Fiery Midi Revenge: A Midi Based Rhythm Game

By Matthew Watson


I always liked music games that make a level out of the song of your choosing. It makes the listening experience interactive and engrossing, and a lot more fun. For my final project, I decided to try my hand at making one of these games using midi song files. With the midi file format the onset of every note is precisely descries, and it makes it possible to make a rhythm game that precisely follows the music.


Most midi files are broken up into a series of tracks. Each of these tracks usually represents and individual instrument in the song. In my midi game, you attempt to play back one track in a song by sliding the player (a little ball of fire) back and forth. If you hit the right notes you are rewarded with points! If you miss the notes the wrong notes will be played back, leaving you with a very ugly sounding rendition of the song.

The position of the fire is pretty forgiving, as long as you are generally close to a note the note will be played. The main challenge of the game is the rhythmic element. When laying out the notes for a track, some limited culling of notes will be done to make sure jumps are not totally impossible. However, some tracks are certainly harder than others to play. In the case that the onset of two or more notes occur at the same time (such as a rhythm guitar track) hitting any note will play the entire set properly.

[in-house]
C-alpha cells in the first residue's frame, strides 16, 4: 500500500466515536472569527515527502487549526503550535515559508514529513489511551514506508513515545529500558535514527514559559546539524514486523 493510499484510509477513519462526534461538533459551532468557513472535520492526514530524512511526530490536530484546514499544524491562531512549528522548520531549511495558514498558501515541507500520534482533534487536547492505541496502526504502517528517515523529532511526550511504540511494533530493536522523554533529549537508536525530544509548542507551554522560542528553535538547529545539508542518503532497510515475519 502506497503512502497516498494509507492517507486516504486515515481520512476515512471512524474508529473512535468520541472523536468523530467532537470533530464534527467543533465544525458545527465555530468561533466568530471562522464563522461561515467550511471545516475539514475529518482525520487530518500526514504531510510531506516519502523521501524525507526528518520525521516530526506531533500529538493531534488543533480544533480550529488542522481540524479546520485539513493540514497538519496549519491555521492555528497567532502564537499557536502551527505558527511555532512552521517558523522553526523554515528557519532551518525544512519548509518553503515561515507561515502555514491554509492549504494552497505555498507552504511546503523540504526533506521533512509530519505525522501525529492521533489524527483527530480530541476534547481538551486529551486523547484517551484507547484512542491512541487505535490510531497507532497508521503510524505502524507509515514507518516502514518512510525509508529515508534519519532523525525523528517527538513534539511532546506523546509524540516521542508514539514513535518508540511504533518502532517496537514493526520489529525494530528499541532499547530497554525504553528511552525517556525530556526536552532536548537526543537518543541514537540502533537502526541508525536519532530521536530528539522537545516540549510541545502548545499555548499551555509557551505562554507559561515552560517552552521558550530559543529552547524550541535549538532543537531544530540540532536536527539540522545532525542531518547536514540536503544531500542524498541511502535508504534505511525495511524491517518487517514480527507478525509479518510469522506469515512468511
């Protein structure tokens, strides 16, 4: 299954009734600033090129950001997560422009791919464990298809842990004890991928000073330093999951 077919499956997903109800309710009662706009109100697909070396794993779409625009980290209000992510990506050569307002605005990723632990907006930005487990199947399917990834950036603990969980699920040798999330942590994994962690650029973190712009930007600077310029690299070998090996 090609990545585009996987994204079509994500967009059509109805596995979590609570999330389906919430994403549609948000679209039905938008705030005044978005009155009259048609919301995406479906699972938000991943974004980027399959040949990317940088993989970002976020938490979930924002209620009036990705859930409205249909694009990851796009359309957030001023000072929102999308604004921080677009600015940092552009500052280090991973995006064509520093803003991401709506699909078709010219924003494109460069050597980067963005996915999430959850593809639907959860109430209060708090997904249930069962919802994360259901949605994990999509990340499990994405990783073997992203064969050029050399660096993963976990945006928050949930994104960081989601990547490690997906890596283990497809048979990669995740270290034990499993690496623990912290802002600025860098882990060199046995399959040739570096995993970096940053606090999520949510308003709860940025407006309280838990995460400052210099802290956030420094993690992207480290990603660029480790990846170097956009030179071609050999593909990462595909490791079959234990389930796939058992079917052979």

Any midi song that is a track based midi file can be played. Some midis songs don't preserve separate track information and put all notes together in the file, these files cannot be used for the game. Generally, the main vocal tracks are the easiest to start with. To use the midi executable, call MidiGame with a midi file path as the argument.

The scoring for the game is pretty simple. Each correct note will award you 50 points. String together longer combinations of points, to unlock bonuses.



The game menu for track selection.

An in game screenshot.


There are a number of dependencies for the code of this project.
The code is organized with three main parts.


The note and pinwheel meshes I modeled myself in Maya. The space skybox I downloaded from A lot of the code in the GameManager class is modeled after the example code packaged with Horde3D, which I used to learn the engine.


Due to the long list of dependencies, I'm going to try and make a cmake version of my project that can build on any system. Look for this soon!